The stability and dispersion of dredged material at an offshore disposal site was studied using integrated multibeam–geophysical surveys, sampling, in situ monitoring, and modelling techniques. The disposed material at the disposal site undergoes significant reworking by strong tidal currents and superimposed waves: 84% of the dumped material, mainly fine-grained sediments, was transported away from the disposal site and only 16%, mainly coarser material, remained near the disposal site centre to form an irregularly shaped spoil mound with ∼1 km radius and approximately 14 m height at the disposal centre. A large slump, 1.4 by 1.4 km in size, developed south of the spoil mound because of the failure of the dumped material. Tidal currents up to 60 cm s−1 were measured and can cause sediment mobilization over more than 50% of a tidal cycle. The total-load transport rate calculated using measured currents can reach 0.16 kg m−1 s−1. Superimposition of 1-year storm waves could enhance this by one to two orders of magnitude. Hydrodynamic and sediment transport modeling indicated that the maximum total transport rate for uniform fine sand at the disposal site can reach 0.024 kg m−1 s−1 under tide-only conditions, in the eastward direction during flooding and the westward direction during ebbing. The net transport averaged over a tidal cycle is relatively small (0.00027 to 0.0027 kg m−1 s−1) and to the southeast. The significant enhancement of sediment transport by storm waves clearly indicates that wave effects should be included in assessing the mobility of dredged material at ocean disposal sites. The majority of the disposed sediment was effectively dispersed by the wave-enhanced tidal transport; therefore the disposal site is deemed suitable for continued disposal of dredged material. Future disposals should be spread to a broader area to limit disposal mound build up.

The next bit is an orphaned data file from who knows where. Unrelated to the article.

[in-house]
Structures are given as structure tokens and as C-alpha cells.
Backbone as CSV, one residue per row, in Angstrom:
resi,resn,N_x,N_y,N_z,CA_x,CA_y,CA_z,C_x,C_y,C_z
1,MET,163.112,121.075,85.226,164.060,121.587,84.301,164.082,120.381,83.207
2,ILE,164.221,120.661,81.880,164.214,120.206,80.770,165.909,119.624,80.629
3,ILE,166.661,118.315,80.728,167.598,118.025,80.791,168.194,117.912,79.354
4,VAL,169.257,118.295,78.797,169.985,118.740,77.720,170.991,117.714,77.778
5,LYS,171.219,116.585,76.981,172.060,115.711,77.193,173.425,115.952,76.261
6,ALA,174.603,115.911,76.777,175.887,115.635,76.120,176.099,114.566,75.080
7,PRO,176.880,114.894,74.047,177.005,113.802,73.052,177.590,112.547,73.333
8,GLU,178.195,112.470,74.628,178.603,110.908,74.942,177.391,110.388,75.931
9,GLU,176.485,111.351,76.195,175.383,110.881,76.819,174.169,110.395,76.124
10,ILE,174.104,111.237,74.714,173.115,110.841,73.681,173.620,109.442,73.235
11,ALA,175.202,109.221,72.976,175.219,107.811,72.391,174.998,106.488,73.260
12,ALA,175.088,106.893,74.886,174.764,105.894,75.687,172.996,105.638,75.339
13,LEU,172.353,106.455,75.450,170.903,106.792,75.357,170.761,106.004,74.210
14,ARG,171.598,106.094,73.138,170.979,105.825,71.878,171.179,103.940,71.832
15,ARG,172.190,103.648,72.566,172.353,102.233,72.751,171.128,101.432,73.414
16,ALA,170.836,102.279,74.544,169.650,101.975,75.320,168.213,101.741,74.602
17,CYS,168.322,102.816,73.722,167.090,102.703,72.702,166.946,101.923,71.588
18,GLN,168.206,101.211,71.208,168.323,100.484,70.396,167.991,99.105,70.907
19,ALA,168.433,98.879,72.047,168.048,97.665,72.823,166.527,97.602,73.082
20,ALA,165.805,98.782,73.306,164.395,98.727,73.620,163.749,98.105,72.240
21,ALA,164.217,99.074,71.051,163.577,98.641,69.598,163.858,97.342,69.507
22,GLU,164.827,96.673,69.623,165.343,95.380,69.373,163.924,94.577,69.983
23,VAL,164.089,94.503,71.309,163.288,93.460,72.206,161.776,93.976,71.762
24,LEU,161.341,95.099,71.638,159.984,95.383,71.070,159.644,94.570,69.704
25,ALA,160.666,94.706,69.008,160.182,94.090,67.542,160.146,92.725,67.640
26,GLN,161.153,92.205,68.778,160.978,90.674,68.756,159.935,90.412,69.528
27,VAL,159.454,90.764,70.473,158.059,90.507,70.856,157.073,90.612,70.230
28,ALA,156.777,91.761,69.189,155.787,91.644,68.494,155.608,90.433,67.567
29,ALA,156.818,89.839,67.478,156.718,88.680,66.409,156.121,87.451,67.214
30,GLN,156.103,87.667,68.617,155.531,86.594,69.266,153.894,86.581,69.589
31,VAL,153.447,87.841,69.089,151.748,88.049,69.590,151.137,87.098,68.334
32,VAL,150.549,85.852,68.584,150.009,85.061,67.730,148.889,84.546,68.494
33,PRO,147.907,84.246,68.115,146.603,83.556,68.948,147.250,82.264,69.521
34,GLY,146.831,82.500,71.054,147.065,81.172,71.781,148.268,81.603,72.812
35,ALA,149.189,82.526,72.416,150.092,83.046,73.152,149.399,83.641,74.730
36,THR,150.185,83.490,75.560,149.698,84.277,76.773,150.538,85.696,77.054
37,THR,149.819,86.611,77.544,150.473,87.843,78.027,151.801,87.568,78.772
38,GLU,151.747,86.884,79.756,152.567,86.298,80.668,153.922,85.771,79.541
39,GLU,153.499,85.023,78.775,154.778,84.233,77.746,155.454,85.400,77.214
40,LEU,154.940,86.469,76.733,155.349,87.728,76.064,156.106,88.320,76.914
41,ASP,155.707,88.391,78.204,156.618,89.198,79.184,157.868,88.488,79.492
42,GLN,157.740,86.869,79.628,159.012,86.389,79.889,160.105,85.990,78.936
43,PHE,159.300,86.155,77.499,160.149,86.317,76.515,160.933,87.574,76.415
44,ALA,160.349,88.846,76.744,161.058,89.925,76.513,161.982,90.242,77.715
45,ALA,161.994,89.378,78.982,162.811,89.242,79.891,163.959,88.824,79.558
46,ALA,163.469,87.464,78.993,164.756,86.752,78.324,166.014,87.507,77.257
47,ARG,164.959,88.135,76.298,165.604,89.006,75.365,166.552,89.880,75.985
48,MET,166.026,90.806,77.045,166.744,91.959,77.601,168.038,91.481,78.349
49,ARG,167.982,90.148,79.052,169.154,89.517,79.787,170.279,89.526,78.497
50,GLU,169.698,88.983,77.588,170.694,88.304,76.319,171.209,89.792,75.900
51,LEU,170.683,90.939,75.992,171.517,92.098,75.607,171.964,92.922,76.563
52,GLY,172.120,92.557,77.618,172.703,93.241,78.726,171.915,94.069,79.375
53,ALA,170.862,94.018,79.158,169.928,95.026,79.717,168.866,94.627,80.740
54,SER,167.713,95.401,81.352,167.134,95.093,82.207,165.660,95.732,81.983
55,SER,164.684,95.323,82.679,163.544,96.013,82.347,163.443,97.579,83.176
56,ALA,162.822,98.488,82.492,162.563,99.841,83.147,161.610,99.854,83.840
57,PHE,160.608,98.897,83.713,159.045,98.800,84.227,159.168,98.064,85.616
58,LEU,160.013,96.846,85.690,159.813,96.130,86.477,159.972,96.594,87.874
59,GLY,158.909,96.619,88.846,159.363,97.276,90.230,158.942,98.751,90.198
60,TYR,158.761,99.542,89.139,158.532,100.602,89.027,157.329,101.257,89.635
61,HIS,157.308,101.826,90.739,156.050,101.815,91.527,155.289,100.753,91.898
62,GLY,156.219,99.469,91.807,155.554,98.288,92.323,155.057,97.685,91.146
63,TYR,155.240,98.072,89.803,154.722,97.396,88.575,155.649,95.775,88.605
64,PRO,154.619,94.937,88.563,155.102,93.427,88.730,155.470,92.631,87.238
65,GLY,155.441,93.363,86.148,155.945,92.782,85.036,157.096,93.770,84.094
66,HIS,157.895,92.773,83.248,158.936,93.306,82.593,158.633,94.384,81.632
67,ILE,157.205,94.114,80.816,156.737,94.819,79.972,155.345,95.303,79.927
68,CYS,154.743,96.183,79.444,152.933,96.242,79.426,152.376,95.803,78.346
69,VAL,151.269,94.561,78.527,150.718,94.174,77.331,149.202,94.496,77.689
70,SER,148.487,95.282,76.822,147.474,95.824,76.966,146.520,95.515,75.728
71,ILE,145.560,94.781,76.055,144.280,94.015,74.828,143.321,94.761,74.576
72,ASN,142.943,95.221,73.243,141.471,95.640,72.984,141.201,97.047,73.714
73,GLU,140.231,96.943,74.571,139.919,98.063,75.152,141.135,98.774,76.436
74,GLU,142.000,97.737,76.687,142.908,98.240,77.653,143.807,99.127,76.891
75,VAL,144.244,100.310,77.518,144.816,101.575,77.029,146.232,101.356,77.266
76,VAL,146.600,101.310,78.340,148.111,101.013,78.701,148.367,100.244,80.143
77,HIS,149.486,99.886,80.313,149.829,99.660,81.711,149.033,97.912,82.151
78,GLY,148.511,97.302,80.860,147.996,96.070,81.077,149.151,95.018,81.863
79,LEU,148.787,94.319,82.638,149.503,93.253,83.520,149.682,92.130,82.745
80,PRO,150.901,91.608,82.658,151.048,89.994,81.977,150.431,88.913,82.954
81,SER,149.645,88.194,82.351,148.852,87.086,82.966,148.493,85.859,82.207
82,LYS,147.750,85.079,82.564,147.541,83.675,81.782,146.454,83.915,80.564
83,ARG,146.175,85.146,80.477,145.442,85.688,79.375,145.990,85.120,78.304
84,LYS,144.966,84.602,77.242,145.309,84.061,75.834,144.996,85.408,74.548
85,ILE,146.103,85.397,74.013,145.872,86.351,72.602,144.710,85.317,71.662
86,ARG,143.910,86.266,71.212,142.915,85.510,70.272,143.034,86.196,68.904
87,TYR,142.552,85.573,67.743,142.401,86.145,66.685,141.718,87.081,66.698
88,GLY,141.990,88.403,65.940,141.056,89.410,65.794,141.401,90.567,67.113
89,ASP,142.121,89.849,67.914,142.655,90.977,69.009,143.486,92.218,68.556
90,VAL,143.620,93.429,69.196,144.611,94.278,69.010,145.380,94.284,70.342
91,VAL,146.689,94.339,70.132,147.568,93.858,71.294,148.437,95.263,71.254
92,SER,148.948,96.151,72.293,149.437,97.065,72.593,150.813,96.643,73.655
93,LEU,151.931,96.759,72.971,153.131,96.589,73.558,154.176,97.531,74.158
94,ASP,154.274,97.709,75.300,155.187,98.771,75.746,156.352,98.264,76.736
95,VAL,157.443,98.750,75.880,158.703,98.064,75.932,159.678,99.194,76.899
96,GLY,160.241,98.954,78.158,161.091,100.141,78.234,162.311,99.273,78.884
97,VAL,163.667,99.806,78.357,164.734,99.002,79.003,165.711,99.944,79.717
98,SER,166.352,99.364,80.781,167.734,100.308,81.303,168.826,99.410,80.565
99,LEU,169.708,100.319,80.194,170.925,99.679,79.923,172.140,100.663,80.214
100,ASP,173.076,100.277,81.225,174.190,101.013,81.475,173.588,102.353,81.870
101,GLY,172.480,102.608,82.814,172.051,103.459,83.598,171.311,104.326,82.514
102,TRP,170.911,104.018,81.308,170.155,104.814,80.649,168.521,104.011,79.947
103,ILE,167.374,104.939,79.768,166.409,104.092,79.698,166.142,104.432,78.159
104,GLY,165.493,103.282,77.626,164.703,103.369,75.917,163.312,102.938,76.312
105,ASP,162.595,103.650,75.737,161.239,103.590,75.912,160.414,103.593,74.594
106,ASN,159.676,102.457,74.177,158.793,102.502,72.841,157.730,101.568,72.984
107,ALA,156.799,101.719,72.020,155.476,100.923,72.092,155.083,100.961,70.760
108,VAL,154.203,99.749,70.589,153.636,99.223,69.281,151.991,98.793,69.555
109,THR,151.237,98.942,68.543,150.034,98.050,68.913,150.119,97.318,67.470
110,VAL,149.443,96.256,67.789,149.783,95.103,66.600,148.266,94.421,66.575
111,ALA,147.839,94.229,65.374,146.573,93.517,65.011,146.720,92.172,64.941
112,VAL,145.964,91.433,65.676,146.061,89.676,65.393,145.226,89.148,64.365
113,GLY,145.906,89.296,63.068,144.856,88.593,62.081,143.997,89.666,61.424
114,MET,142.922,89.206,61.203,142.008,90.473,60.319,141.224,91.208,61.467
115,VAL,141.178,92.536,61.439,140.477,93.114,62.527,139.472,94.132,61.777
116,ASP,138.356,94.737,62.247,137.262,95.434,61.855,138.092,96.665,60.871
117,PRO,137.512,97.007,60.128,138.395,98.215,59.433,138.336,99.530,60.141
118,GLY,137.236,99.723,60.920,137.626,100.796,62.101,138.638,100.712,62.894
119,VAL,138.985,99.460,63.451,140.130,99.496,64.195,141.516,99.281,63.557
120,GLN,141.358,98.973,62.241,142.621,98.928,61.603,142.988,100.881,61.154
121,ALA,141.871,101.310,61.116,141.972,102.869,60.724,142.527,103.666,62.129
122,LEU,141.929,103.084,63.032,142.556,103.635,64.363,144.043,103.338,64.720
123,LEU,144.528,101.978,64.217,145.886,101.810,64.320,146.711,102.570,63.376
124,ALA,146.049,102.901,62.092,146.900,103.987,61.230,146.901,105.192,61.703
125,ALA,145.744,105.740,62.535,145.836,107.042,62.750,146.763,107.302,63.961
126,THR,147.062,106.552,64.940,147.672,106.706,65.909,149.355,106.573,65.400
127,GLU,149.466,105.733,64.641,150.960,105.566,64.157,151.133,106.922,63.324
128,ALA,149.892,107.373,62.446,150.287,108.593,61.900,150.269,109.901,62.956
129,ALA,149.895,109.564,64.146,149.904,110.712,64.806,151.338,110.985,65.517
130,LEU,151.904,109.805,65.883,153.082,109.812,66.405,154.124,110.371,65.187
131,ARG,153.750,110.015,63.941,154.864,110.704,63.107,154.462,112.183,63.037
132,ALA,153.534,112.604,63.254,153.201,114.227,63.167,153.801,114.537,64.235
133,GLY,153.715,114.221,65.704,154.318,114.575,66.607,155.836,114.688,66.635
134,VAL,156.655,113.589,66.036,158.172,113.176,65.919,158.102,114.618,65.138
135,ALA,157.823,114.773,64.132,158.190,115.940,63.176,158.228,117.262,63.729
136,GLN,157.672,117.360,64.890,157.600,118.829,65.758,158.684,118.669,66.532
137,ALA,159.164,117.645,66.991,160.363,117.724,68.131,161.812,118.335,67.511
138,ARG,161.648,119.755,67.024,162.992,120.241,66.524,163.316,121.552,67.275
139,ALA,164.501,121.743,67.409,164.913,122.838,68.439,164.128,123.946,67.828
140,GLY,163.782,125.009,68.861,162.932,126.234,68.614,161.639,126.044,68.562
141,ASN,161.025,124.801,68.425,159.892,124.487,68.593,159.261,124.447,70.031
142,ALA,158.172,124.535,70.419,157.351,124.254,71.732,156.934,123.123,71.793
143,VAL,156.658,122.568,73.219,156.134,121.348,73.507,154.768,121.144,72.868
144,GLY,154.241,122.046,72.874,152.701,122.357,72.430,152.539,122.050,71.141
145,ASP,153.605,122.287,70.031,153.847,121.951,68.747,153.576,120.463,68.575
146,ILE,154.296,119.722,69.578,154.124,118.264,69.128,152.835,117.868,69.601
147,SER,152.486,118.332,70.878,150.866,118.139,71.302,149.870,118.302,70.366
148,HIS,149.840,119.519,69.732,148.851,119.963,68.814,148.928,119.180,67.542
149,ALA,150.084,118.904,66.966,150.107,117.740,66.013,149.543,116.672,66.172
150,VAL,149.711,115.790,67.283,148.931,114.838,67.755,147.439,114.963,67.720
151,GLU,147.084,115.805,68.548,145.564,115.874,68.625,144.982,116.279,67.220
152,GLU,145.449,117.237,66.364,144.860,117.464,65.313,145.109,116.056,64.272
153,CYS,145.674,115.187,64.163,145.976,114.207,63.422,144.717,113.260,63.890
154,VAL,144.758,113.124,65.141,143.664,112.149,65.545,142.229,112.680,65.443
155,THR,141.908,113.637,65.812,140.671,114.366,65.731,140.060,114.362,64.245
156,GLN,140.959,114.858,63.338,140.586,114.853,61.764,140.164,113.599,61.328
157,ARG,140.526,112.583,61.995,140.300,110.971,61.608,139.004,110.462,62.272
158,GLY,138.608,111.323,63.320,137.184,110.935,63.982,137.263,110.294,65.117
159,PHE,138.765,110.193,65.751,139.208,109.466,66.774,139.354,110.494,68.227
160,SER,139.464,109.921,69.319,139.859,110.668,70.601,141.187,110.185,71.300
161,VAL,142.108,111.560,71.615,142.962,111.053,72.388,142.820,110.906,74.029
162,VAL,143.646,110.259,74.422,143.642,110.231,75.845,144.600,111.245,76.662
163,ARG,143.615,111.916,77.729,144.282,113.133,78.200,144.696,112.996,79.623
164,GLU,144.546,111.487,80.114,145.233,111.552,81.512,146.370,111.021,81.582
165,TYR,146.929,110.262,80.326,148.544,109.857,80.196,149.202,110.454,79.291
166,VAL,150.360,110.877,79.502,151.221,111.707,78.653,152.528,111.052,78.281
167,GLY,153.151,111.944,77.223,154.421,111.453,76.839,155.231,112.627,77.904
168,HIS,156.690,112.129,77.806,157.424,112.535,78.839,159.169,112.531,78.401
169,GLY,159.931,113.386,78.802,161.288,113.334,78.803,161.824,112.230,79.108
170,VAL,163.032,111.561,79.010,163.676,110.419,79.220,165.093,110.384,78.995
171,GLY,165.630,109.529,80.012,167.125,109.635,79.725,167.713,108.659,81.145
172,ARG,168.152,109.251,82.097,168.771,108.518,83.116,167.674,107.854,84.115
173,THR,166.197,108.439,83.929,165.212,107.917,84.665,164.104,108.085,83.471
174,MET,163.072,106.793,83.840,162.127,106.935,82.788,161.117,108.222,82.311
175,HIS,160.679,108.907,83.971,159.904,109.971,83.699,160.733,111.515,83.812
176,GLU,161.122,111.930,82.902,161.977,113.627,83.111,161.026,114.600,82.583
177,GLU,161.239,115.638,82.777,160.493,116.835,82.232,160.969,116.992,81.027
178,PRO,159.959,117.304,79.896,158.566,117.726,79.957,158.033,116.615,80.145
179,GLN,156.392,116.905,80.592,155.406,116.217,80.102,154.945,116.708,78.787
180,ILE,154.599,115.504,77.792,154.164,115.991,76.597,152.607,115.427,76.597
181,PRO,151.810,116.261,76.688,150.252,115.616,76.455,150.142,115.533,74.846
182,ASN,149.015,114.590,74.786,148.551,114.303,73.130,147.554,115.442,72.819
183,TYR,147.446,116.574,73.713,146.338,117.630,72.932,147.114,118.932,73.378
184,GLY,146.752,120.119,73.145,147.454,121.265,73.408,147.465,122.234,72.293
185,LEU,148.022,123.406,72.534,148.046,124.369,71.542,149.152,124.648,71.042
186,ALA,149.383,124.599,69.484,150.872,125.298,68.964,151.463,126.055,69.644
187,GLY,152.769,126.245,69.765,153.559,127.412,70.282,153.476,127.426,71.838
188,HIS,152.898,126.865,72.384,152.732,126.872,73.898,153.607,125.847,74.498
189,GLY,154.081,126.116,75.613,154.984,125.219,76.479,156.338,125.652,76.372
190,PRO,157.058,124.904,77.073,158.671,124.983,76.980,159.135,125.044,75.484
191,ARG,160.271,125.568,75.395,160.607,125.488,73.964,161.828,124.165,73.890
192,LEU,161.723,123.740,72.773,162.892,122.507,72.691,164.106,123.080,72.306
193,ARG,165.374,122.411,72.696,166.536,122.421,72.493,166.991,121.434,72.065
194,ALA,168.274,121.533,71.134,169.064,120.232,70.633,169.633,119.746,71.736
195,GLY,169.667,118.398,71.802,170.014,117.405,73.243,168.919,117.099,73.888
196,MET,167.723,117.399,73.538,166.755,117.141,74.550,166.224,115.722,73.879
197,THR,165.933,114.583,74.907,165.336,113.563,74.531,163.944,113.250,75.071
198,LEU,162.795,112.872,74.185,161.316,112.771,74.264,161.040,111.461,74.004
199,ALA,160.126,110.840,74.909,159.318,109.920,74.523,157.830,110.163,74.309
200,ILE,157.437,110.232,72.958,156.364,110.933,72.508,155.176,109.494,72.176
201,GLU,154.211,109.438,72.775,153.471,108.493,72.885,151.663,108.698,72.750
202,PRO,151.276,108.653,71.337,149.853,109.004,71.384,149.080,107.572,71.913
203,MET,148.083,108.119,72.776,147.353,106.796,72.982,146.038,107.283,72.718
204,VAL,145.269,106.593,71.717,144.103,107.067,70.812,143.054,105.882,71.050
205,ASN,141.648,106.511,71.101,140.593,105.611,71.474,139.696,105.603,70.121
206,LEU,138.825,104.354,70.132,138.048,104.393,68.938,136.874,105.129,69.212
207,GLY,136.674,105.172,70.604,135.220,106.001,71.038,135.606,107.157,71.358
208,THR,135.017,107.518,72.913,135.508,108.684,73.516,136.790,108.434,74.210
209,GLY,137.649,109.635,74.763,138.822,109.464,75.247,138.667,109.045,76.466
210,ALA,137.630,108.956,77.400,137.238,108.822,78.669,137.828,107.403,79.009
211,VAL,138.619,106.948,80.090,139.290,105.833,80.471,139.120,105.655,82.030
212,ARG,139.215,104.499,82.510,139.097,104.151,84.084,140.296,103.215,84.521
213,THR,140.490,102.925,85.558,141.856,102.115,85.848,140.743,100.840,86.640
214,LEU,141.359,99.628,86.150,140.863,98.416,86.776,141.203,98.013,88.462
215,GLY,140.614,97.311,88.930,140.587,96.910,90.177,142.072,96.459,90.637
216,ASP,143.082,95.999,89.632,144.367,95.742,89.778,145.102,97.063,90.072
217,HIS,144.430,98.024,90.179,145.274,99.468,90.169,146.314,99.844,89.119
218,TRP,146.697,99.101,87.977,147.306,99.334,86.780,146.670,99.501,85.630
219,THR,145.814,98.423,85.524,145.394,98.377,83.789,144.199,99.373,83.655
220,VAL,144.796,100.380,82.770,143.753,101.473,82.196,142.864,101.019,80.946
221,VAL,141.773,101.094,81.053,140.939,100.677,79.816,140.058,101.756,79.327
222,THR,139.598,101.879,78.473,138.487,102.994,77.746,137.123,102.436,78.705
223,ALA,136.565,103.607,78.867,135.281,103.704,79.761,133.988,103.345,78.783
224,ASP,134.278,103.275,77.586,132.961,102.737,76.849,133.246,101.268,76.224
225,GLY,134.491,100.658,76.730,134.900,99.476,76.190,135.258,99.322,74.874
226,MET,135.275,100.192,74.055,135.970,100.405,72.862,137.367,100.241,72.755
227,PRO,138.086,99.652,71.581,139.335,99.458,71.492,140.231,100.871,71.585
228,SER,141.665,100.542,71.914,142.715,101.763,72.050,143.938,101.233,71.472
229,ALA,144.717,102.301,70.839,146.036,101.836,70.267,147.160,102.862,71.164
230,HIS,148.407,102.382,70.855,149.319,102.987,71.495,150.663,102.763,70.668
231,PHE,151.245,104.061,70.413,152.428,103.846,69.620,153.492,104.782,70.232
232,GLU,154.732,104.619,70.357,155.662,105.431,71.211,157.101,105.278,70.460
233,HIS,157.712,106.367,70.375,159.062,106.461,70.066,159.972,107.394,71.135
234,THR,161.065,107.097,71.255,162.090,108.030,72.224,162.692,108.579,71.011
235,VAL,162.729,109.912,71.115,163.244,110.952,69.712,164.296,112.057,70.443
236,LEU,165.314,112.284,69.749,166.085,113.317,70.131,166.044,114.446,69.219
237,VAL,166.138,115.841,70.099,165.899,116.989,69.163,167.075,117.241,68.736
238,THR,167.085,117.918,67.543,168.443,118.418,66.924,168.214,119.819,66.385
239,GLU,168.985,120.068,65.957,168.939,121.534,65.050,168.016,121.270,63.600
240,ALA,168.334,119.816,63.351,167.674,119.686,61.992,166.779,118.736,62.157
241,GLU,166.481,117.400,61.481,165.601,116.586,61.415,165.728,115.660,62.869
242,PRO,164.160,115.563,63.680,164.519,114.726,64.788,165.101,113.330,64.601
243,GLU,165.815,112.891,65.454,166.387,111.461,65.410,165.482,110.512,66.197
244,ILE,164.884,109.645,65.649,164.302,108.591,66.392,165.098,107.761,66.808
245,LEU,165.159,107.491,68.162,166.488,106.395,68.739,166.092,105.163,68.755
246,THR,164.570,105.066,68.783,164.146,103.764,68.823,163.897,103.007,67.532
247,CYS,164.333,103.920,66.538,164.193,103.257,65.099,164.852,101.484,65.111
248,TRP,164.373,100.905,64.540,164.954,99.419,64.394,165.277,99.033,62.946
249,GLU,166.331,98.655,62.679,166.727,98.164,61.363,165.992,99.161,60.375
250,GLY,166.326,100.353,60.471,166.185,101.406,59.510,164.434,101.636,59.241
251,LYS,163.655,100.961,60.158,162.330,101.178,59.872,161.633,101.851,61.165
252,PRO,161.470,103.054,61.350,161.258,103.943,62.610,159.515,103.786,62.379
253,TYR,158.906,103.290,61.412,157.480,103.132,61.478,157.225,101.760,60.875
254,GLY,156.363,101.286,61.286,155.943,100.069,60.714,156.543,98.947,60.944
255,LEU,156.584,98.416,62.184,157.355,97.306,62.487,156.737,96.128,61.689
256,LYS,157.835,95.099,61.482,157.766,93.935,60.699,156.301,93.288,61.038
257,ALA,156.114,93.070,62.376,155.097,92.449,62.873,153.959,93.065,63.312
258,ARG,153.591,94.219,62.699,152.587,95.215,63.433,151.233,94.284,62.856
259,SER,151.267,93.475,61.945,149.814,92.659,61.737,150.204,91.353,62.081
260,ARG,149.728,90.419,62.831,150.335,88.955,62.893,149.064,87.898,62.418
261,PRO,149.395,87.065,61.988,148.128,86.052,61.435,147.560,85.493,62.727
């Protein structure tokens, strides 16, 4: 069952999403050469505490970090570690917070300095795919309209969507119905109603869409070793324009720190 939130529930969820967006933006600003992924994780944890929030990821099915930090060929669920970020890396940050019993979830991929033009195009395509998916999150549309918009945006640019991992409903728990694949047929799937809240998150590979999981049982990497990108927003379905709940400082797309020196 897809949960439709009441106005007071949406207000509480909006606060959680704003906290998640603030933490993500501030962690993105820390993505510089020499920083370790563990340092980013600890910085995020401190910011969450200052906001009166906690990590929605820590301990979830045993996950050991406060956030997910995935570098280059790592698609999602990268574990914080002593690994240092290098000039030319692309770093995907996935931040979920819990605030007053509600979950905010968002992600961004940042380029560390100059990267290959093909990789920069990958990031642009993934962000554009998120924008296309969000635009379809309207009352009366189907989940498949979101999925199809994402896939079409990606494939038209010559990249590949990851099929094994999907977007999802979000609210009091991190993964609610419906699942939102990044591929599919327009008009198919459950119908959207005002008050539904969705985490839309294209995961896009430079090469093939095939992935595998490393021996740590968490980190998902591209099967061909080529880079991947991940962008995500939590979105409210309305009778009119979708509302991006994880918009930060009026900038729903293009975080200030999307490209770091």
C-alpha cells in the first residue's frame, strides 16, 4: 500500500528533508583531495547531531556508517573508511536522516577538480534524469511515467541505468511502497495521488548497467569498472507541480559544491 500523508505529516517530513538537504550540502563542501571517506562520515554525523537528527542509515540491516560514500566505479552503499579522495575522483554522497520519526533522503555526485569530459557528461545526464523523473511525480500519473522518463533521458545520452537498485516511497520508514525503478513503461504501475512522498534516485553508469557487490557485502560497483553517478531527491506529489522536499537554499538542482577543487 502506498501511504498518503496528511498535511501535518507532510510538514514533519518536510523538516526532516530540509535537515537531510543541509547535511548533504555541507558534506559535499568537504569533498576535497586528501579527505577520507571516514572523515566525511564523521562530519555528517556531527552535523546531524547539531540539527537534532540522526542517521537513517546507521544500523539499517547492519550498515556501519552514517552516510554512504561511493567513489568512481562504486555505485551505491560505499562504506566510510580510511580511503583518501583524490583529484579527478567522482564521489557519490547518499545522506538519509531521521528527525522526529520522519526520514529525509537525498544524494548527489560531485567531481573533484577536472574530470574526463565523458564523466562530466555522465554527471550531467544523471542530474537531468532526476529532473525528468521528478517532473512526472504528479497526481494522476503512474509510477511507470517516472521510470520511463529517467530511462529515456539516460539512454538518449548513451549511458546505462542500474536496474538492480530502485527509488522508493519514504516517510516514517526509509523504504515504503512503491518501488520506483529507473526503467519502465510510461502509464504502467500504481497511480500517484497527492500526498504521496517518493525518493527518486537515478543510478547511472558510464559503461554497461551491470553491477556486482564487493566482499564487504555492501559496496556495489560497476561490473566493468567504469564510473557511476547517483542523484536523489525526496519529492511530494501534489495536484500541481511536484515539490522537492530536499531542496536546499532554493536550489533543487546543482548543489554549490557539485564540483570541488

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Vol. 2009 • No. 254